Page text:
Review of film: “THE HUMAN BODY” at the MUSEUM OF SCIENCE & INDUSTRY, Chicago
Rating: 8.5 of 10 stars (a 40-minute documentary, as seen in OMNIMAX).
Amazing journey of (Very) Personal Discovery
… After the “You!” exhibit, I went to see one of the two new OMNIMAX films at the MSI-- “THE HUMAN BODY” (done by the BBC). It uses amazingly detailed microscope enlargements, cameras, cgi, etc. to highlite what happens inside our body as we grow, when we exercise, listen to loud music, eat a meal, have a baby, and so on:
… There are loads of mind-blowing facts described & shown (& they were spoken of so briskly, I may have gotten some of my notations erroneous at times): how our body creates 2 million new red blood cells every minute; how the BRAIN uses about 20% of all the energy produced by our body; examples of how the body gives off heat (when riding a bicycle-- which is wonderful for helping blood flow thru our body, etc.); how the fragile bones in our ears stop growing in size when we’re a baby, etc.
… In this film, you can see how certain of our physical elements reach their peak by the time we become teenagers; how babies crawl over 60 miles in their first few years of life; how scientists have recently found that babies have a special “DIVING reflex” wherein their bodies automatically stop them from trying to breathe when under water, & they have a natural swimming coordination between their arms & legs (kicking, etc.) when in the water…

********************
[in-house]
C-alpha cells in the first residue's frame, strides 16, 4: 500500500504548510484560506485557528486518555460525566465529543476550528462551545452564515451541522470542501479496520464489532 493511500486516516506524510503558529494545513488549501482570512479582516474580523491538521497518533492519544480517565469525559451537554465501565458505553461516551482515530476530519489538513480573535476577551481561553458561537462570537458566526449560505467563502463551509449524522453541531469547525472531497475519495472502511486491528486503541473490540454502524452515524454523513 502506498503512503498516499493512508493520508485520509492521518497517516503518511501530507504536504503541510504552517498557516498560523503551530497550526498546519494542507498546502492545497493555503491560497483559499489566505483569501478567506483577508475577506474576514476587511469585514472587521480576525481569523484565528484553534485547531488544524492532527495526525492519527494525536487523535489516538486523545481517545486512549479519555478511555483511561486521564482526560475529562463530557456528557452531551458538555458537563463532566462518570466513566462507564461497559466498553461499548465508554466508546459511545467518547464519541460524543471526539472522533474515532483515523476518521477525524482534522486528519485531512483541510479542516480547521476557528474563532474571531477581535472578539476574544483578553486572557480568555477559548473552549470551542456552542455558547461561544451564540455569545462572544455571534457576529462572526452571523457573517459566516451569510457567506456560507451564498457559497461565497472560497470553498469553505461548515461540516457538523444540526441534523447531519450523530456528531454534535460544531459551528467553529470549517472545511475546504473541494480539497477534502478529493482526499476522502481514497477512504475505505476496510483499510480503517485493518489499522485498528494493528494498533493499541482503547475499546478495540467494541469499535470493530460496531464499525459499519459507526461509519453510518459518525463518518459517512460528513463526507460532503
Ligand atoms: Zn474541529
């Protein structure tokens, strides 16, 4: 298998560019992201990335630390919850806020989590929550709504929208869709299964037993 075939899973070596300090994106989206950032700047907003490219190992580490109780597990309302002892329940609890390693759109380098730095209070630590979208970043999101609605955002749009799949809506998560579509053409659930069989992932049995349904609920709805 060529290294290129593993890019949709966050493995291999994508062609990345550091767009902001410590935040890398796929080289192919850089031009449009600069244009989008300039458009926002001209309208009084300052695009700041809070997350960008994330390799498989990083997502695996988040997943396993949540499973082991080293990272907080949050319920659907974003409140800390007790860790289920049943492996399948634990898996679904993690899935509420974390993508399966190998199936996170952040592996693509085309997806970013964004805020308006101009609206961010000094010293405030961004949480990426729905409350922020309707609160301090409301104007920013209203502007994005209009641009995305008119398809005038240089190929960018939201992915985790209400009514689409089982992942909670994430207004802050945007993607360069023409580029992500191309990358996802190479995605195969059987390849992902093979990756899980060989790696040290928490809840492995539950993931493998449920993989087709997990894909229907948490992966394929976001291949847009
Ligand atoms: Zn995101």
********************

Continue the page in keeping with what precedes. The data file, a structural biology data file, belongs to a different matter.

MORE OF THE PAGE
… The film shows (in fantastic detail) what happens to food after we eat it: how our body drives it down our esophagus at 2” per second, how it extracts nourishment we need from the food, etc.); & how hair can grow at an overall rate of 30 yards every 24 hours…
… Also, how the female egg is the largest cell in the human body & how it’s fertilized; the remarkable mechanical working of our heart; how oxygen is absorbed into our bloodstream; how puberty is driven by powerful hormones that can often create “turmoil” (including, as one boy in the movie put it, how he had a “zit” that was “the size of UTAH!”); etc.
… This movie uses various techniques to better illustrate things about our body-- X-rays, heat sensors, seemingly-moving “mini” cameras, ultrasound (showing a baby in the womb), personal discussions, etc. It’s an unusually well-done & informative film.
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